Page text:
2 (grpah3) 5.5 4. 12b 5. this method has the following serious drawbacks: 1) The model is not adequate because of the linear property of the three components. In engineering practice.6 Stress ratio.0. Another important issue is the simulation of the time-dependent behaviour during unloading process. and . It is readily seen that the residual settlement of a footing should be predicted by a model that can take into account the effects of recent loading history. An example of a test result and its simulation dealing with this issue is shown in Fig. However.e.5 Experiment Simulation Reference curve (in terms of total strain) 4. such as the New Isotach and TESRA models.0 3. An air-dried specimen of Toyoura sand was used in this PSC test for the easiness of testing lasting for such a long period. it becomes possible to closely observe the development of positive irreversible axial strain (and shear strain) for some shear stress range immediately after the start 63 . 1986b). Two full unload/reload cycles were applied between R= 1. Simulation of the behaviour of air-dried Hostun sand in plane strain compression test by the TESRA model (Di Benedetto et al.0 4. γ (%) 6 5. the stress-strain curves in the two tests become gradually similar as loading continue at a & constant ε v after having exhibited clear yielding. The shear stress was decreased at a constant stress rate..0 Test Hsd03 5.5 Shear strain.0 r1= 0. εr =10 (%/sec). Reloading was made by strain control as the primary loading. R= σv'/σ h' α= 0. 2001a). while based on the fact that air-dried and saturated specimens of Toyoura sand exhibited essentially the same stress-strain behaviour in drained TC tests (Tatsuoka et al. Furthermore. m=0. A large amount of laboratory creep tests were performed to determine the model parameters.0 4.4 5. it is often assumed that the creep starts after a sudden instantaneous loading.98 kPa/hour (i.0042/min). specified creep load is applied to the specimen in a rather sudden manner in usual laboratory creep tests. R = & 0.20.0 and 4.6 3.17. can simulate these aspects.125 %/min.1 (for strain difference in %) 4.ir -6 5. and other models having the similar basic structure including the viscous evanescent model (Di Benedetto et al.5 7 Test Hsd03 5.04.1 5.5 Stress ratio. 5. It is likely that only the TESRA model..0 & or 5.5 3. three or five-component models have often been used to predict the residual settlement of a footing.0. it is often assumed that all the ground deformation before the start of creep phase or the instant settlement of footing is elastic.0 0 1 2 Experiment Simulation Reference curve (in terms of total strain) 5. 12d (graph14) Figure 5.7 4.25.8 4. By such stress unloading. q = . The specimen was isotropically consolidated to σ 'v = σ 'h = 392 kPa prior to the start of drained PSC loading.5 Fig.3 Fig.9 4.0 5.PSC test on sand 3 6. γ (%) 5. 2001b). The primary PSC loading was made at an axial strain rate of 0. 2) In the analysis.25/hour= . R=σv '/σh' 3 4 5 Shear strain. Corresponding to the above.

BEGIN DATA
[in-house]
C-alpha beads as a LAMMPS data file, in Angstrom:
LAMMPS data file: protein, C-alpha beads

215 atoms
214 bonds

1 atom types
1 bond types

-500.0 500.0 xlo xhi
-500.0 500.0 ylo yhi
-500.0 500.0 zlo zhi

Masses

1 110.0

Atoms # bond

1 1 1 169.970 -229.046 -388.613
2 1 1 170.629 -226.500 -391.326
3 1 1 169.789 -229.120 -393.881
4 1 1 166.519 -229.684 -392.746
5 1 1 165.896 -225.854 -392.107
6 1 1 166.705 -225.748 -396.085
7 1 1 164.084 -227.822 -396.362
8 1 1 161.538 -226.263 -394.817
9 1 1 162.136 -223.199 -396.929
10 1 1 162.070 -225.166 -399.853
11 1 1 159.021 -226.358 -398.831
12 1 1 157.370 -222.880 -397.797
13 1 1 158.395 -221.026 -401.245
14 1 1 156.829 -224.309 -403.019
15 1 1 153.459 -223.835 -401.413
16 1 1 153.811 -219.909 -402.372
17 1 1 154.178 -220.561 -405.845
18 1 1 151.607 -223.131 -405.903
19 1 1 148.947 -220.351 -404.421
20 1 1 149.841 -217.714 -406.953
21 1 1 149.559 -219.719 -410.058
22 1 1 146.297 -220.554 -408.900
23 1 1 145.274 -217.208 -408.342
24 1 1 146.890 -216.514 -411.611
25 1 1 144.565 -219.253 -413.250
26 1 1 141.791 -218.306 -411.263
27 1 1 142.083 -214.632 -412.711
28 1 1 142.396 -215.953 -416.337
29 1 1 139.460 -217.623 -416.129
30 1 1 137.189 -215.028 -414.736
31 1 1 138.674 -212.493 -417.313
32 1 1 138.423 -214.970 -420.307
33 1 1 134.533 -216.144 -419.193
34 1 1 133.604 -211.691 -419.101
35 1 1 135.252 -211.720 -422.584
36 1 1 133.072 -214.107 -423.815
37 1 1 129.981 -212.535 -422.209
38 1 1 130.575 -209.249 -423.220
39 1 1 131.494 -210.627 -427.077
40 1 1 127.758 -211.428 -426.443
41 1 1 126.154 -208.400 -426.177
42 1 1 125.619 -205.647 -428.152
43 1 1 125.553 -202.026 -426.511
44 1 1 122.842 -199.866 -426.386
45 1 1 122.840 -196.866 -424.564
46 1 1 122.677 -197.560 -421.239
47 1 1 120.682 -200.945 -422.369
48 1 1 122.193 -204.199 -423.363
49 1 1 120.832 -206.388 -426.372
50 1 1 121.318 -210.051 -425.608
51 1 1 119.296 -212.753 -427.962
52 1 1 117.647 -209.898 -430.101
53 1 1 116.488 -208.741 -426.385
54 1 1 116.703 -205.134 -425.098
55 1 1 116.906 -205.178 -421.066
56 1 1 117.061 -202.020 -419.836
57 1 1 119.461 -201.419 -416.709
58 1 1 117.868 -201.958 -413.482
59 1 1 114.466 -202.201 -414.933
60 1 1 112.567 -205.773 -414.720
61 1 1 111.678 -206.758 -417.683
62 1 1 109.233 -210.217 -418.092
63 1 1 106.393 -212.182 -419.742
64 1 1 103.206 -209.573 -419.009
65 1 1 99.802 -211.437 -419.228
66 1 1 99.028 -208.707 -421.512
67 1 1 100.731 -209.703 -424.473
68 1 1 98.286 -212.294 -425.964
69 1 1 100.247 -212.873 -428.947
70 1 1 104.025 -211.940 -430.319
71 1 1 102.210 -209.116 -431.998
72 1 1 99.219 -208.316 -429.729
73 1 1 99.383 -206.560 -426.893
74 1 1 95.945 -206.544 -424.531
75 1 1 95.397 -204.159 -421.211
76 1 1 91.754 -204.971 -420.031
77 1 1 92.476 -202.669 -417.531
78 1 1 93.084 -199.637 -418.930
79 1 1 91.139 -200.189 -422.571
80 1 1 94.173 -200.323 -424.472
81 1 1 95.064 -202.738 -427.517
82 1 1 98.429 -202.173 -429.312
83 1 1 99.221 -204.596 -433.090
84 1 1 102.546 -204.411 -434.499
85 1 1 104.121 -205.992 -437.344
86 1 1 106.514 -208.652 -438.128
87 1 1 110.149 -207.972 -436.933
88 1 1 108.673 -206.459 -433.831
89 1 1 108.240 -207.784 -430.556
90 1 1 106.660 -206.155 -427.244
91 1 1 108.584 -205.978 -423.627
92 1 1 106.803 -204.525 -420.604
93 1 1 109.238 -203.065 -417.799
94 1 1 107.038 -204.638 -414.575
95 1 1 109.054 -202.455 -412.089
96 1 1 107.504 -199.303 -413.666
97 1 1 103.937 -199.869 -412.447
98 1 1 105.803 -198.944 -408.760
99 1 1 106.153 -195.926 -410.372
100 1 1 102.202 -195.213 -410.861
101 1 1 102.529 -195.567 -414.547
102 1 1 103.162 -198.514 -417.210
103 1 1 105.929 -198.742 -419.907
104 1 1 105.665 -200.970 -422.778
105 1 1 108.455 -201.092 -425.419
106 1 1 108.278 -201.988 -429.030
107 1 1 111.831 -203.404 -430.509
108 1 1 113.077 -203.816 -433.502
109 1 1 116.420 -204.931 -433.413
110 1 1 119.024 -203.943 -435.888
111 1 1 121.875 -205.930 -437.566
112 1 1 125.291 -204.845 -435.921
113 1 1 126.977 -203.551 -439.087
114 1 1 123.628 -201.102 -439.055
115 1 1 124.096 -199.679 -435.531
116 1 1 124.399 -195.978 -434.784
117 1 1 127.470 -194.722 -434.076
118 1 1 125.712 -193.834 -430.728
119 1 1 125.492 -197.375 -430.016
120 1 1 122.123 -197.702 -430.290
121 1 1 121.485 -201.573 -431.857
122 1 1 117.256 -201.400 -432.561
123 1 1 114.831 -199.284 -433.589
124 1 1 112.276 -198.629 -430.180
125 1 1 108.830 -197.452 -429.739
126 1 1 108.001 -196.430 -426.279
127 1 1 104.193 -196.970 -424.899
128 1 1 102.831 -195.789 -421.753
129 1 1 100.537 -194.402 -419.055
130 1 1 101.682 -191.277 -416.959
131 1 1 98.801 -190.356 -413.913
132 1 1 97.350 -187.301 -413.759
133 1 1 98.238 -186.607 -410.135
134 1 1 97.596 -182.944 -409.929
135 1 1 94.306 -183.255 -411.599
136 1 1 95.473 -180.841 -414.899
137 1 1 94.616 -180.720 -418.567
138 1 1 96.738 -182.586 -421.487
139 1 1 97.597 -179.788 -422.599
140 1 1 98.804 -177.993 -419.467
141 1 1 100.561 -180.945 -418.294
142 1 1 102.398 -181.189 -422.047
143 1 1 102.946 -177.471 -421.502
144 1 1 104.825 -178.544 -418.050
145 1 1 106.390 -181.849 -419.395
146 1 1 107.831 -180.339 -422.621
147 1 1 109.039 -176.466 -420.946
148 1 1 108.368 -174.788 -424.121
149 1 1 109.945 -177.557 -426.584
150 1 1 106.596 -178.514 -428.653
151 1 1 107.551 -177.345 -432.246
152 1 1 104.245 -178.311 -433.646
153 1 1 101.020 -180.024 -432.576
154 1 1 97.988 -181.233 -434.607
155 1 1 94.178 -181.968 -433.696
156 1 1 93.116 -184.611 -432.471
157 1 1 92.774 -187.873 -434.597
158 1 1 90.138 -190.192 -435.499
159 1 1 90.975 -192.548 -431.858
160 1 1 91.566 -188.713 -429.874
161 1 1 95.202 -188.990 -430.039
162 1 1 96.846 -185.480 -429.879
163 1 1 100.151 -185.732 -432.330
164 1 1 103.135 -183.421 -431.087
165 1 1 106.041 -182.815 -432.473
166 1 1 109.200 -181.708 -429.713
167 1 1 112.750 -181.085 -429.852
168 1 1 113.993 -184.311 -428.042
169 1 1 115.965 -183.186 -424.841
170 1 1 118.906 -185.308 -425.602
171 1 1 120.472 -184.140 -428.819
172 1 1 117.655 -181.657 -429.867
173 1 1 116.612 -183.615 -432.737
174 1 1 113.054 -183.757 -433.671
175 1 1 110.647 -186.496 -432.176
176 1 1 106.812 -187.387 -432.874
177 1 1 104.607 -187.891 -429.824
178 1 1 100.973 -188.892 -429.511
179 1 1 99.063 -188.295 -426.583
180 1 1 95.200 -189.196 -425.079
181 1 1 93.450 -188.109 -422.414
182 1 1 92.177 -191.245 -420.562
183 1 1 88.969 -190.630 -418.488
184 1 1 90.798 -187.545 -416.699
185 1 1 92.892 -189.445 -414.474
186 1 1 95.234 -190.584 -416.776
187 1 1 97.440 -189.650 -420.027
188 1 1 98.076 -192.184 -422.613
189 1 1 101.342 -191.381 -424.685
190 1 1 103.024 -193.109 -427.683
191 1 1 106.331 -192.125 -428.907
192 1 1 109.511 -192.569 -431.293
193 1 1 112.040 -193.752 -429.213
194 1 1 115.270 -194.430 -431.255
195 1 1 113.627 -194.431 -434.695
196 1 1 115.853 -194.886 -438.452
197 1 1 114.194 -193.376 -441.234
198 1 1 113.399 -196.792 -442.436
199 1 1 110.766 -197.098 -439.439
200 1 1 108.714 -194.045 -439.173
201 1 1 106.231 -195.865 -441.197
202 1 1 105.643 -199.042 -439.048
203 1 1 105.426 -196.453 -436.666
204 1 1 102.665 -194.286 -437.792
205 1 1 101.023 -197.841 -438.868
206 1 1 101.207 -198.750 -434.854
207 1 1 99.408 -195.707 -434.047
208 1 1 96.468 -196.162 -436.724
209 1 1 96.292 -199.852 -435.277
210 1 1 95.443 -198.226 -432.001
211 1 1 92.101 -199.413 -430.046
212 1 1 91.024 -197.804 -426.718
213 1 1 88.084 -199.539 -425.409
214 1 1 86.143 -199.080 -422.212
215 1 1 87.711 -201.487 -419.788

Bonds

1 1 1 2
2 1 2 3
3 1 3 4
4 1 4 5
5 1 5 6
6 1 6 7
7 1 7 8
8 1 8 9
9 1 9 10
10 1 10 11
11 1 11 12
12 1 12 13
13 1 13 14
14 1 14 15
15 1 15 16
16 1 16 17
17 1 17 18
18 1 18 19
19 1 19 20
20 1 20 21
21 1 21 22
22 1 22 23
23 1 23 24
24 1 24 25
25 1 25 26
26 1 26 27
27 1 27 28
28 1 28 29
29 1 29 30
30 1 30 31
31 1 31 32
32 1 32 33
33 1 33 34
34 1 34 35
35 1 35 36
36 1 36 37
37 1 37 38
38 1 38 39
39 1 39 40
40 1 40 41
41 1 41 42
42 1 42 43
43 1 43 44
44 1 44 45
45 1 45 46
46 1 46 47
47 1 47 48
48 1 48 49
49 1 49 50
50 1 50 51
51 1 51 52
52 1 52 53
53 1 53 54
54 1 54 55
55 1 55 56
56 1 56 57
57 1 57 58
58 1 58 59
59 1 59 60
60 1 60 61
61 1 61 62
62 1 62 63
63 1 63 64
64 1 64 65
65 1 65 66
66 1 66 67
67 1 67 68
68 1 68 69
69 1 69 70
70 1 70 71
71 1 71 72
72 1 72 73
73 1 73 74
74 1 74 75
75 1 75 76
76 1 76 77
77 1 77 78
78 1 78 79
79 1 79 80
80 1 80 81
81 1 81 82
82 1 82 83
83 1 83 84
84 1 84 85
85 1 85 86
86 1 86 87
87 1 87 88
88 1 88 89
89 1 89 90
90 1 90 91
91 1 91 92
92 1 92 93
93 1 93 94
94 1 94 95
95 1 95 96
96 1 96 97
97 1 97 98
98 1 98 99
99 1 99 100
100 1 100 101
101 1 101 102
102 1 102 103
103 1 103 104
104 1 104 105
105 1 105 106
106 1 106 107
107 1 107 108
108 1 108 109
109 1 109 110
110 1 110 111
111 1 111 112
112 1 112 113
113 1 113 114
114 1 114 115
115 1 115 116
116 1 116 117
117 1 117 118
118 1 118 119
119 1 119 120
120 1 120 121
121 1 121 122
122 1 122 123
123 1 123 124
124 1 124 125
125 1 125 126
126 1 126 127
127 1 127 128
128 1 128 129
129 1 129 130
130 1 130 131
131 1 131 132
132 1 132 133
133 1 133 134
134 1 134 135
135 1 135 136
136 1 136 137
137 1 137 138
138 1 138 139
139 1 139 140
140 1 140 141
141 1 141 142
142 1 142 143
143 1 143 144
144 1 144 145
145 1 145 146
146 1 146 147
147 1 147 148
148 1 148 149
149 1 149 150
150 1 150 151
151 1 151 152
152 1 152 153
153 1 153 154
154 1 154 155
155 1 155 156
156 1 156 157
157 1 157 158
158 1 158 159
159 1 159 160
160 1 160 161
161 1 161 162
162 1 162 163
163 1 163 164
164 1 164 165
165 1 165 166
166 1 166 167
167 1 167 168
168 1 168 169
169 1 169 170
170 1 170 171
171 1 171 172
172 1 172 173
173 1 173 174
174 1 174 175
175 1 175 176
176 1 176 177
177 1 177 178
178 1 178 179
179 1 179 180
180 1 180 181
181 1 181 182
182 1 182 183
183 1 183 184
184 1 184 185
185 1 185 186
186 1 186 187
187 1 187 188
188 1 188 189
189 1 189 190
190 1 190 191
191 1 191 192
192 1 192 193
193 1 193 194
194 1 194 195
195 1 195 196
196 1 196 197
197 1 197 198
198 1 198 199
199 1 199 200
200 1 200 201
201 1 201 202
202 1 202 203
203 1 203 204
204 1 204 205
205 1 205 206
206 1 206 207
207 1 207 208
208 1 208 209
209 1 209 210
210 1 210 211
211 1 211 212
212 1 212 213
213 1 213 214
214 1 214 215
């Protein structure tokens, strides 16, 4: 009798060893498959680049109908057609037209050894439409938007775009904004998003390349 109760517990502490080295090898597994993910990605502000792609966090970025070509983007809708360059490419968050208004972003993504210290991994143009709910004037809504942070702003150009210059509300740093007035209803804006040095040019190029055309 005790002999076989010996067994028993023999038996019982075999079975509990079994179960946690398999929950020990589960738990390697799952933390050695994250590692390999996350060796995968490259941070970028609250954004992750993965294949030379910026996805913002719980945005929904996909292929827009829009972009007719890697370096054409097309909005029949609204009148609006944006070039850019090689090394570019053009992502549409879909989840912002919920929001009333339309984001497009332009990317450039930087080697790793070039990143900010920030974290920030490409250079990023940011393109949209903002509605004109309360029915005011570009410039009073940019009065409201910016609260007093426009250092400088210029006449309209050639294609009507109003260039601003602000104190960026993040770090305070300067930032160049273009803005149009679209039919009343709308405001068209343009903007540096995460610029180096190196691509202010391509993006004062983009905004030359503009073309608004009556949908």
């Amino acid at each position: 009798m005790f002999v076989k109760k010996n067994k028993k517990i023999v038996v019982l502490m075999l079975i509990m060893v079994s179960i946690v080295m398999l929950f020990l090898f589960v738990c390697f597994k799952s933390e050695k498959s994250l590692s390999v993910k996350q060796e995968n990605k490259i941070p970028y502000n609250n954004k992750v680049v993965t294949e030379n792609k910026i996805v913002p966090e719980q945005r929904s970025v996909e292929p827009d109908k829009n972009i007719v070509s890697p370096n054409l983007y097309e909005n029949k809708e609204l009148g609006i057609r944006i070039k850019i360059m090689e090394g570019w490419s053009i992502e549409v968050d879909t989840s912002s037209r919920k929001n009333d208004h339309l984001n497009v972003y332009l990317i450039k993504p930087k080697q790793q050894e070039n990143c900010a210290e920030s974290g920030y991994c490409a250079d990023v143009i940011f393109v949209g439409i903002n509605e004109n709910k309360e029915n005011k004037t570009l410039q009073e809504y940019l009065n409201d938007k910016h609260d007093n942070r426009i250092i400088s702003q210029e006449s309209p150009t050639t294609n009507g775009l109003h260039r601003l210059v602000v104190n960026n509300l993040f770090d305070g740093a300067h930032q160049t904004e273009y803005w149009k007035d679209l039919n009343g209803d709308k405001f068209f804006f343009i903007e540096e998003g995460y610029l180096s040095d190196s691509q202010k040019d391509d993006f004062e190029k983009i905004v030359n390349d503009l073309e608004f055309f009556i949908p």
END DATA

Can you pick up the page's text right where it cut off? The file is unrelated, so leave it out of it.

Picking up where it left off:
16 b-3 graph14 Vertical (axial) strain. (2001a) discussed on this phenomenon based on data from a number of field loading tests and laboratory stress-strain tests on soft clay.1 5.5 1.50 Vertical (axial) strain. R=σv'/ σh' . every increment of R of 0.5 or 1. εr = 10 (%/sec). were performed at every increment of q= 196 or 392 kPa (i. sand and gravel and sedimentary soft rock. and the amount of creep strain increases as the shear stress increases. 5. It is usually very difficult to evaluate the elastic property by analysing load (pressure)-displacement curves observed immediately after the start of decreasing load or pressure (Tatsuoka et al.9 2.7 1. Tatsuoka et al.35 1. The following trends of behaviour can be seen from Fig..20: 1) For some stress range immediately below point U.0 3. and ir -6 Simulation r1= 0.25.2 5. the neutral state. where the shear stress was decreasing. 3) At the creep stages where the shear stress is lower than that at the neutral state.PSC test on sand 4 6.7 1. 16 b-1 1. ε v (%) Fig.18. 5. 4) The sign of axial strain increments (and shear strain increments) at the creep stages during reloading becomes positive again as it is during primary loading. while the absolute value of negative creep strains becomes larger at a lower shear stress (i.9 4. 5.e..0 0.4 1. &ir 2) As the shear stress further decreases.60 Simulation (graph7) Experiment 1. However. ε v (%) 0.1 (for strain difference in %) Stress ratio.5 1.0 4. ε v (%) 1.0 Fig.05. where ε v = 0.55 1.30 1. Such behaviour as described above is often observed in load (or pressure)-controlled plate loading and pressuremeter tests.0 2.2 1. 2001a).0 α=0.e.3 5. where ε v &ir becomes zero and a switching from positive to negative ε v values takes place.20.0 4. of decreasing the shear stress. while showing the importance of this behaviour in many geotechnical engineering issues.8 1. 64 . unloading and reloading.5 4. each lasting for four hours.5 Stress ratio. the exact location of the neutral state is not obvious.8 Simulation Reference curve Experiment Experiment Reference curve (in terms of total strain) 4. 2001a). Creep tests. Simulation of the behaviour of Hostun sand in plane strain compression test by the TESRA model (Di Benedetto et al.5 3. the phenomenon called “creep recovery”).0 Test Combi1 (Toyoura sand) 5. The neutral condition is then reached.3 1.40 1.0 1. &ir unloading with negative ε v values starts.0) in the course of primary loading.5 2. In Fig. the sign of creep axial strain (and shear strain) is negative. then.65 Vertical strain. is reached.6 1. 16e (graph 11) Elapsed time (sec) Figure 5. m=0. this behaviour can be seen during the stress &ir unloading process starting f rom point U. the total axial and shear strains (and the irreversible axial and shear strains) are still increasing.45 1.0 1.5 3.25 0 10000 20000 30000 Start of creep stage Test Combi1 40000 50000 60000 Fig. R=σv'/σh' 5.